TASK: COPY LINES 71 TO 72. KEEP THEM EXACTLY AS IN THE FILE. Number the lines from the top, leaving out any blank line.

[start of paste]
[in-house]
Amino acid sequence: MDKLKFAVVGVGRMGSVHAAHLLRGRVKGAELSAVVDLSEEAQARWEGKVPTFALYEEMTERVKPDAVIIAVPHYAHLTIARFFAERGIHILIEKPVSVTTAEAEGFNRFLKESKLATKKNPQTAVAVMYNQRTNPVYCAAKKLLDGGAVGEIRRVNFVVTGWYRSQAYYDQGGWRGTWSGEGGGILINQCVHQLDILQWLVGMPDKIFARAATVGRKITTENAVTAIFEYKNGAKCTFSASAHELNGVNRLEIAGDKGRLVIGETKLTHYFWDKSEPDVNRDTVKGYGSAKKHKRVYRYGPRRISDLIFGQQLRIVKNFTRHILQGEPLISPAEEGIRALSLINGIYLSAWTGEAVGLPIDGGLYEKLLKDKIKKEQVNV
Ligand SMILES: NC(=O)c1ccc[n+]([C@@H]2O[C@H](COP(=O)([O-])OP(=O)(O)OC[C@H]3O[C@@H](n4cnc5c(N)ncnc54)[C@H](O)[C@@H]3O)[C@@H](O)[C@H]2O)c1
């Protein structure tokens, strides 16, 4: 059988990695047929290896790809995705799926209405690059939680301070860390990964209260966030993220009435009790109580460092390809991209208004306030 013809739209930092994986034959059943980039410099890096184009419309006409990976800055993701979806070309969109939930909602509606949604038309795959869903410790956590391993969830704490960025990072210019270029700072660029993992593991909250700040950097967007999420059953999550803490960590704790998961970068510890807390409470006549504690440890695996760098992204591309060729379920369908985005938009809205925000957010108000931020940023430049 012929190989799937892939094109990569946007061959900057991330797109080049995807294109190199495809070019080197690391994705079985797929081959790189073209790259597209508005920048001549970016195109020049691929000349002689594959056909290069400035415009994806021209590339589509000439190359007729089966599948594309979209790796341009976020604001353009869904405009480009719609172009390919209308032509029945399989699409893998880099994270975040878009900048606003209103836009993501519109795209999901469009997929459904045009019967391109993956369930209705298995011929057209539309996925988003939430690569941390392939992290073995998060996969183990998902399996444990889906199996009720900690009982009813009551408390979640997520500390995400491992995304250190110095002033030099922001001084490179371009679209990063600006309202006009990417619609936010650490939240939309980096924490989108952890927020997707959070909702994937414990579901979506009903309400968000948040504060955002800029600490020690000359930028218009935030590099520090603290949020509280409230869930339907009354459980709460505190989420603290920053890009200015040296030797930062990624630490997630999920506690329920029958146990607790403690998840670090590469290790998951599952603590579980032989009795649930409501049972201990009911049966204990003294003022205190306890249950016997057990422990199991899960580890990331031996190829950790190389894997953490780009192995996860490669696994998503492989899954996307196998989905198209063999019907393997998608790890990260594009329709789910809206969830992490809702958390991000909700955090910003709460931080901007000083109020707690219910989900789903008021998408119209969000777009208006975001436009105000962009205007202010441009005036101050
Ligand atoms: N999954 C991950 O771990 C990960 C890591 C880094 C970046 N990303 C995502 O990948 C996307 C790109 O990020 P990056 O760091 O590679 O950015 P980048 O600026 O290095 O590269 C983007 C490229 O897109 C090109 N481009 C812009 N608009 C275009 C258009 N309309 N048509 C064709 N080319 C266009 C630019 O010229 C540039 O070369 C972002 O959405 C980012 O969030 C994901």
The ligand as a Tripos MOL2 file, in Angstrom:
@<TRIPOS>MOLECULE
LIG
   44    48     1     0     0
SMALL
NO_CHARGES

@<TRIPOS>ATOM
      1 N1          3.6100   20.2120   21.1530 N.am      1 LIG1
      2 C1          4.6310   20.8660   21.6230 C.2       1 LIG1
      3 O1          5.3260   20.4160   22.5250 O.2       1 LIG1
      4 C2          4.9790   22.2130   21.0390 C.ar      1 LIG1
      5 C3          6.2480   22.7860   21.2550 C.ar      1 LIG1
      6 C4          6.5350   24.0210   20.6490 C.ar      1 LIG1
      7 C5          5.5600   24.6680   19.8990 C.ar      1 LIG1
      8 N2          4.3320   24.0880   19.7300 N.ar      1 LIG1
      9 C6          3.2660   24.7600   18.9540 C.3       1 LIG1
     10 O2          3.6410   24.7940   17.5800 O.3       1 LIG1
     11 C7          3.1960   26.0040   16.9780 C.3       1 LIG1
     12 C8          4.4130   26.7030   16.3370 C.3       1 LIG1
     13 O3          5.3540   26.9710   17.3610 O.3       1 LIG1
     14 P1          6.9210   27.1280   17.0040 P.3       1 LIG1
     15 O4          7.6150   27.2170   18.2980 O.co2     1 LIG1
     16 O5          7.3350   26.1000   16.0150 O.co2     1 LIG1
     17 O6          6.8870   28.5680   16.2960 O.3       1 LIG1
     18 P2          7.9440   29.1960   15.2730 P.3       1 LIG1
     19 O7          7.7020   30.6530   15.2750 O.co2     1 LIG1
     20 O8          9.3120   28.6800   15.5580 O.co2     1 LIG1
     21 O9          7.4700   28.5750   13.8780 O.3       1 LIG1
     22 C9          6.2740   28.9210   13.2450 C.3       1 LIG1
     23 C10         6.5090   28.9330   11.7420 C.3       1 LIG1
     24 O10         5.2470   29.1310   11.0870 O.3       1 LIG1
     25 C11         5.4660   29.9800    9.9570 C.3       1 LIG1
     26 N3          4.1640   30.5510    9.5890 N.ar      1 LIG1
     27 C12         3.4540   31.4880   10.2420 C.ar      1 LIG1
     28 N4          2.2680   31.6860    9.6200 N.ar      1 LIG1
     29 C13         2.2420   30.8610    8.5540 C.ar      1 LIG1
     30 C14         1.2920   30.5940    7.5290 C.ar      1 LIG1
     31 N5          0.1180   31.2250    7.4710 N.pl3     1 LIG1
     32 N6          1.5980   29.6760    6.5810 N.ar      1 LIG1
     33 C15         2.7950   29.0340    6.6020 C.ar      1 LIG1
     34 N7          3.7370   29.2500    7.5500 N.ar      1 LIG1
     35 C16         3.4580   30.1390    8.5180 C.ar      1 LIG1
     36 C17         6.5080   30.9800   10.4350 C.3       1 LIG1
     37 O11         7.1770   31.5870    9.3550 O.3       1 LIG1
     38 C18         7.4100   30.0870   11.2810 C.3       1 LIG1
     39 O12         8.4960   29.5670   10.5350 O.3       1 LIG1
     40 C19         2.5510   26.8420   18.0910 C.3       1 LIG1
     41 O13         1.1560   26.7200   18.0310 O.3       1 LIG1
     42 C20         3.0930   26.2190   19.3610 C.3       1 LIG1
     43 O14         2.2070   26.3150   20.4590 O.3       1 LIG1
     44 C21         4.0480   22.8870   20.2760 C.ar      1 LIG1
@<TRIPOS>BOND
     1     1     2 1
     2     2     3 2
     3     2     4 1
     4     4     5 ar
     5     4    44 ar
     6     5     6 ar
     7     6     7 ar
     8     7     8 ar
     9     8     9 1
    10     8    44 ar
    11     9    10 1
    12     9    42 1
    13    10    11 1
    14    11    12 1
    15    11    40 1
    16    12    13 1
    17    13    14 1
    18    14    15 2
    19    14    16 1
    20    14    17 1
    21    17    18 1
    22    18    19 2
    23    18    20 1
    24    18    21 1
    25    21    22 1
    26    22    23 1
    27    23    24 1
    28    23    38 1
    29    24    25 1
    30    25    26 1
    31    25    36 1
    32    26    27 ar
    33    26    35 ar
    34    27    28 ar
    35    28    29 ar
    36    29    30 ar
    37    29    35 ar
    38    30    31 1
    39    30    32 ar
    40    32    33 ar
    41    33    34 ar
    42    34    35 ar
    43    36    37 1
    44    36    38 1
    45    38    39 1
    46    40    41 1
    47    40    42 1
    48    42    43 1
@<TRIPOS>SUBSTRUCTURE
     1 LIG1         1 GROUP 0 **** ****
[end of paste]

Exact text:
    14    11    12 1
    15    11    40 1